Workers typically earn more when they live closer to where the jobs are. But years of soaring property prices in cities like Sydney have put housing near city centres and employment areas out of reach for many low- and moderate-income households. According to research firm CoreLogic, many of Sydney’s inner-city areas had a house-price-to-income ratio higher than 10 as of June 2018, compared to the city’s overall ratio of 9.1.
Now research shows that a $7.3 billion government subsidy to build 125,000 affordable rental homes near Sydney’s job and transport hubs could lift disposable household incomes by a total of almost $18 billion over 40 years. Bringing workers closer to jobs centres and transport hubs would benefit both employees and businesses. For property investors, it could boost the housing market in inner-city areas and neighbourhoods near employment hubs.
According to a report by the University of New South Wales (UNSW) City Futures Research Centre, building affordable housing closer to jobs would cut travel times and costs to households. Travel time savings could amount to $2.26 billion in today’s dollars over 40 years and help boost labour supply.
The study’s findings suggest that for any given skill, age or gender group, wages are higher for people who live closer to jobs. For example, unqualified workers living close to their workplace earn $11,793 more a year on average, or $56,000 over their lifetime, than those who travel long distances to work. Employees with higher degrees make an extra $41,170 a year, or $425,000 over their lifetime.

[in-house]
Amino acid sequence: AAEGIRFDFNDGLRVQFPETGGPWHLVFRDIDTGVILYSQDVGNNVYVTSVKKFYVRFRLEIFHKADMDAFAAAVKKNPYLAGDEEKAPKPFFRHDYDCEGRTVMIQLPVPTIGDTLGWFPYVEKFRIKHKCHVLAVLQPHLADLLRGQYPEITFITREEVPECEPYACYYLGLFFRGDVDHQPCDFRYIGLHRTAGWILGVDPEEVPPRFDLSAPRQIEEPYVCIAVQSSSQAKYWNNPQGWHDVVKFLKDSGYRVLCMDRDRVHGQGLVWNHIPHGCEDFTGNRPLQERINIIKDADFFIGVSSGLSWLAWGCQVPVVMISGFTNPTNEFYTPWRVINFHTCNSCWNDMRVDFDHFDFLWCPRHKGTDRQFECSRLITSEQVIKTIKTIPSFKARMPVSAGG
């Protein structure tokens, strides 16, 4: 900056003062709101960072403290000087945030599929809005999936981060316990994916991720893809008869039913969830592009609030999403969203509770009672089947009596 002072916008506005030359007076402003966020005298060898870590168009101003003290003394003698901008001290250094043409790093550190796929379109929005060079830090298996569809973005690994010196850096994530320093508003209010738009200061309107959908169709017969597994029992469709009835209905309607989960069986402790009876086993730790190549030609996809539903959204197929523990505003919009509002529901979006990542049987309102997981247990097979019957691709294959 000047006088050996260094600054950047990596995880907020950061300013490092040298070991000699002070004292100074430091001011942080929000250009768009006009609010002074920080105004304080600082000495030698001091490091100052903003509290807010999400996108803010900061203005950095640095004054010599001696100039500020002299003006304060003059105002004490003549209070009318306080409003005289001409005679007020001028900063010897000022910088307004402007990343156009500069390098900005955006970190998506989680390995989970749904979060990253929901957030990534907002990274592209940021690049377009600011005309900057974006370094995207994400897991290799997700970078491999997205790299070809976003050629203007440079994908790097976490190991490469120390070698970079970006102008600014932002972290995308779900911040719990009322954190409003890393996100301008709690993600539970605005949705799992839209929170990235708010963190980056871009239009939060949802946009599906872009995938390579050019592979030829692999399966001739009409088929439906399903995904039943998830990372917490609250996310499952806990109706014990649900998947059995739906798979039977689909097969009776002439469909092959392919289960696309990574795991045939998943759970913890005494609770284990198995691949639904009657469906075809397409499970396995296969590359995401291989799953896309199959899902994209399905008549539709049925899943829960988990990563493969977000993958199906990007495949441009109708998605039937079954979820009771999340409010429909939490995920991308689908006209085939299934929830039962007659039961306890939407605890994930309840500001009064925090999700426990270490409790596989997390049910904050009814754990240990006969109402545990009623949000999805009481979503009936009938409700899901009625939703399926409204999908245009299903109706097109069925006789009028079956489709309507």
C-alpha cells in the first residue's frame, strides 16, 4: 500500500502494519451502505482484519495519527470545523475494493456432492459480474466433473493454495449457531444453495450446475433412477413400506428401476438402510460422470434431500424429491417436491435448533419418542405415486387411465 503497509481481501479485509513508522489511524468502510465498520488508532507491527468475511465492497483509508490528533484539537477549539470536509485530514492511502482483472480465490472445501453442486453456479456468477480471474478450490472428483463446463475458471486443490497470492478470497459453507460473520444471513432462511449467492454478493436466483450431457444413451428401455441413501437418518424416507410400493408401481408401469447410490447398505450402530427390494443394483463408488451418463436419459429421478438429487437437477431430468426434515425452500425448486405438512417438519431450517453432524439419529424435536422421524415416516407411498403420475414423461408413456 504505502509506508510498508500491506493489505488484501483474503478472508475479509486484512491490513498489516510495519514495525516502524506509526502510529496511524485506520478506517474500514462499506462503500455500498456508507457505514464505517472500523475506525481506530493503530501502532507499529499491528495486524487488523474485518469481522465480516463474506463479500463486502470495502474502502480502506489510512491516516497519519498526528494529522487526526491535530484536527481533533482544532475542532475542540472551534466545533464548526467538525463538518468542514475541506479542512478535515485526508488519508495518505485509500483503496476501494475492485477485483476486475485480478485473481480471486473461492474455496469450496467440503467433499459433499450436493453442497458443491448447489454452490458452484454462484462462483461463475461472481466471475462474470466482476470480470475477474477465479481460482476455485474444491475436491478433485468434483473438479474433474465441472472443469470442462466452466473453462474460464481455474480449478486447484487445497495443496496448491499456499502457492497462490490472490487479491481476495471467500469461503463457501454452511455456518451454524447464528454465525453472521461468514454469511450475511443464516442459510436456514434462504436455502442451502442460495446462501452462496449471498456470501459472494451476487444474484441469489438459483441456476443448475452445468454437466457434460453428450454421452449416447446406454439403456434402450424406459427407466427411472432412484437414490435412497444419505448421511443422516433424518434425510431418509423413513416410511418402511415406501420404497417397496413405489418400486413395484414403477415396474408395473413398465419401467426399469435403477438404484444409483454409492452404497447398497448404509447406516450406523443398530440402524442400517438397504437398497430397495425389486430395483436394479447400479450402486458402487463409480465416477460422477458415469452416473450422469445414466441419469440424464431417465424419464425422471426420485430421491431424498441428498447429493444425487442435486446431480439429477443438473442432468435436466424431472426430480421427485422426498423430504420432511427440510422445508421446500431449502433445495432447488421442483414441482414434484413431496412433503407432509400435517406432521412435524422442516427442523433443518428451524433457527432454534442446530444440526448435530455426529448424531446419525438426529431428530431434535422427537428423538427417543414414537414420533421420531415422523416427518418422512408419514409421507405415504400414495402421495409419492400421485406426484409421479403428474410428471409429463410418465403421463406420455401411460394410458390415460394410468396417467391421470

Figure 1: Effects of providing better housing outcomes to workers in Sydney
“If we ensure that these individuals had access to affordable housing and had some government grant to bring down the costs of the housing [$8,500 a year over 10 years], then they would be able to save on travel-to-work times, and an average $2,500 per person per year,” says UNSW Visiting Professor Duncan Maclennan, who led the research.
While spending on housing is generally viewed as a social rather than an economic function of governments, the study shows that investing in affordable housing has a strong impact on productivity and economic growth.
“There is a productivity link. Housing policy is not just about redistribution, it’s about growth and productivity too,” says Maclennan.
Addressing the affordability problem
Maclennan calls on governments across Australia to address the housing affordability problem, which he says has disadvantaged younger people disproportionately.
Housing policies typically aim to cap rent at no more than 30% of household income, but the study reveals that low- to middle-income renters in Sydney pay an average of $6,000 a year more than that.
“That’s a huge proportion of their disposable income,” says Maclennan. “It determines not only the savings of younger households, it determines when they become homeowners. It determines how they will accumulate assets throughout their lifetime.”
Treating housing like transport
Maclennan also urges governments to consider housing as economic infrastructure – and treat it just as they would transport investment. He says the productivity gains from building affordable housing suggest that they can have as much economic impact as other infrastructure investments including transport.
City Futures Research Centre Director Bill Randolph believes the research gives momentum to the debate about the economic value of investing in social and affordable housing.
“It also fundamentally shifts the focus to the role of government investment in housing as a key component of economic growth in our cities.”